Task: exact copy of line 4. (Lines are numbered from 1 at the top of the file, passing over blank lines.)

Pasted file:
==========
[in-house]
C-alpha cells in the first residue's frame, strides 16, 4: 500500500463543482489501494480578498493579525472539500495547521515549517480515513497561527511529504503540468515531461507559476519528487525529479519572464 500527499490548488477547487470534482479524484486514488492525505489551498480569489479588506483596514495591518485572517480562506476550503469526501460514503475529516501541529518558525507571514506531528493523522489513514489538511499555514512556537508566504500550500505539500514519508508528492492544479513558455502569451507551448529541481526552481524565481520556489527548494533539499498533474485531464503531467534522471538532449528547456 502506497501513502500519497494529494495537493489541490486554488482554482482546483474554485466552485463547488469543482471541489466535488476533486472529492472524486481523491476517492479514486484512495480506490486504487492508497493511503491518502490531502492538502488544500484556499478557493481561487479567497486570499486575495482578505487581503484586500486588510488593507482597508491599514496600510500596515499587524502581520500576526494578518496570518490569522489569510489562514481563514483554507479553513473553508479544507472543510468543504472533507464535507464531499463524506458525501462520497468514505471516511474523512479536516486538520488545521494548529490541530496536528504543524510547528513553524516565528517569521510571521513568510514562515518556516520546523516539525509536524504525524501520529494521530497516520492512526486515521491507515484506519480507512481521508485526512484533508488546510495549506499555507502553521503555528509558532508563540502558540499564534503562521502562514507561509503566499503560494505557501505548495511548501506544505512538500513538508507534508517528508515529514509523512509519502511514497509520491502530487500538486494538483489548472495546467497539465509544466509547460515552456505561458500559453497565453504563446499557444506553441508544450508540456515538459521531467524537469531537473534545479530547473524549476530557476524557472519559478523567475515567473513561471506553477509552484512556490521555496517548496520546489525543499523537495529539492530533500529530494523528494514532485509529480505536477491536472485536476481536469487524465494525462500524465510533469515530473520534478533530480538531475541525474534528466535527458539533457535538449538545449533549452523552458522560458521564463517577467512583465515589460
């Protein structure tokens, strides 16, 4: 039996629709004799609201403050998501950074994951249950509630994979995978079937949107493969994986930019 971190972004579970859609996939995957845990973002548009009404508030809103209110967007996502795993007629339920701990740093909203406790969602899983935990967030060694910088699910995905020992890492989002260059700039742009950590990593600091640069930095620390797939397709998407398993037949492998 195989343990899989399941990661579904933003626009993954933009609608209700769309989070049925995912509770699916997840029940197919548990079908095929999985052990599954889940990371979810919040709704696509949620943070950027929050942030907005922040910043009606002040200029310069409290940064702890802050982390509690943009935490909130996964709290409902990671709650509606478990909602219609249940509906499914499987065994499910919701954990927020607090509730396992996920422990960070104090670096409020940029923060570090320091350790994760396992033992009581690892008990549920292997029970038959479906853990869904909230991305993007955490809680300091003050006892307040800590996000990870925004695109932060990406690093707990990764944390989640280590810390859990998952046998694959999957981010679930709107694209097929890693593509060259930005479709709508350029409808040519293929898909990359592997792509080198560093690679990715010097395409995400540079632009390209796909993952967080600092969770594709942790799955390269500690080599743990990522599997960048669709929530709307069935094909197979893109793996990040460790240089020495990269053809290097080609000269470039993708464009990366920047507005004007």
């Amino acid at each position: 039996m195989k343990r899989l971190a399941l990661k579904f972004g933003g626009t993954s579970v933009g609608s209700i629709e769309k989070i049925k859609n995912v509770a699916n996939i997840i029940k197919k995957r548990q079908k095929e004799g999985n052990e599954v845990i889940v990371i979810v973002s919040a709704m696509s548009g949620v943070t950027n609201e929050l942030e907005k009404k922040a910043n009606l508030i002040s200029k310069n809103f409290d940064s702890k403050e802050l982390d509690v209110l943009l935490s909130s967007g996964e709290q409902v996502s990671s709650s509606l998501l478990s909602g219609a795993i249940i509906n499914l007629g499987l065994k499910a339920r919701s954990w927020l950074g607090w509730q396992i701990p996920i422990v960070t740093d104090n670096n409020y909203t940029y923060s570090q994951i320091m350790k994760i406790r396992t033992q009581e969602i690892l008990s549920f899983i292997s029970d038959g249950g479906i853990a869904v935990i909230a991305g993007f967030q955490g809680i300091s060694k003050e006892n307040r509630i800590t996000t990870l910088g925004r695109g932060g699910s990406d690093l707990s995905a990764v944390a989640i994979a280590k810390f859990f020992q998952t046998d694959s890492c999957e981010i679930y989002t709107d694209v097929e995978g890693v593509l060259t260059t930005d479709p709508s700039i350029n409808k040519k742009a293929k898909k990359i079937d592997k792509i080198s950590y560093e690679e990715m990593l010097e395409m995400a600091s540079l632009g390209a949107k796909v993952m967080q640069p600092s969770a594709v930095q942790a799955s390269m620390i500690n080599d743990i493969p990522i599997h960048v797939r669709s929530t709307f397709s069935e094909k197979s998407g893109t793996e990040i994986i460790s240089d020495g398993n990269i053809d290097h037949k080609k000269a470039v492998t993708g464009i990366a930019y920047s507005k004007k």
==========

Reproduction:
């Amino acid at each position: 039996m195989k343990r899989l971190a399941l990661k579904f972004g933003g626009t993954s579970v933009g609608s209700i629709e769309k989070i049925k859609n995912v509770a699916n996939i997840i029940k197919k995957r548990q079908k095929e004799g999985n052990e599954v845990i889940v990371i979810v973002s919040a709704m696509s548009g949620v943070t950027n609201e929050l942030e907005k009404k922040a910043n009606l508030i002040s200029k310069n809103f409290d940064s702890k403050e802050l982390d509690v209110l943009l935490s909130s967007g996964e709290q409902v996502s990671s709650s509606l998501l478990s909602g219609a795993i249940i509906n499914l007629g499987l065994k499910a339920r919701s954990w927020l950074g607090w509730q396992i701990p996920i422990v960070t740093d104090n670096n409020y909203t940029y923060s570090q994951i320091m350790k994760i406790r396992t033992q009581e969602i690892l008990s549920f899983i292997s029970d038959g249950g479906i853990a869904v935990i909230a991305g993007f967030q955490g809680i300091s060694k003050e006892n307040r509630i800590t996000t990870l910088g925004r695109g932060g699910s990406d690093l707990s995905a990764v944390a989640i994979a280590k810390f859990f020992q998952t046998d694959s890492c999957e981010i679930y989002t709107d694209v097929e995978g890693v593509l060259t260059t930005d479709p709508s700039i350029n409808k040519k742009a293929k898909k990359i079937d592997k792509i080198s950590y560093e690679e990715m990593l010097e395409m995400a600091s540079l632009g390209a949107k796909v993952m967080q640069p600092s969770a594709v930095q942790a799955s390269m620390i500690n080599d743990i493969p990522i599997h960048v797939r669709s929530t709307f397709s069935e094909k197979s998407g893109t793996e990040i994986i460790s240089d020495g398993n990269i053809d290097h037949k080609k000269a470039v492998t993708g464009i990366a930019y920047s507005k004007k």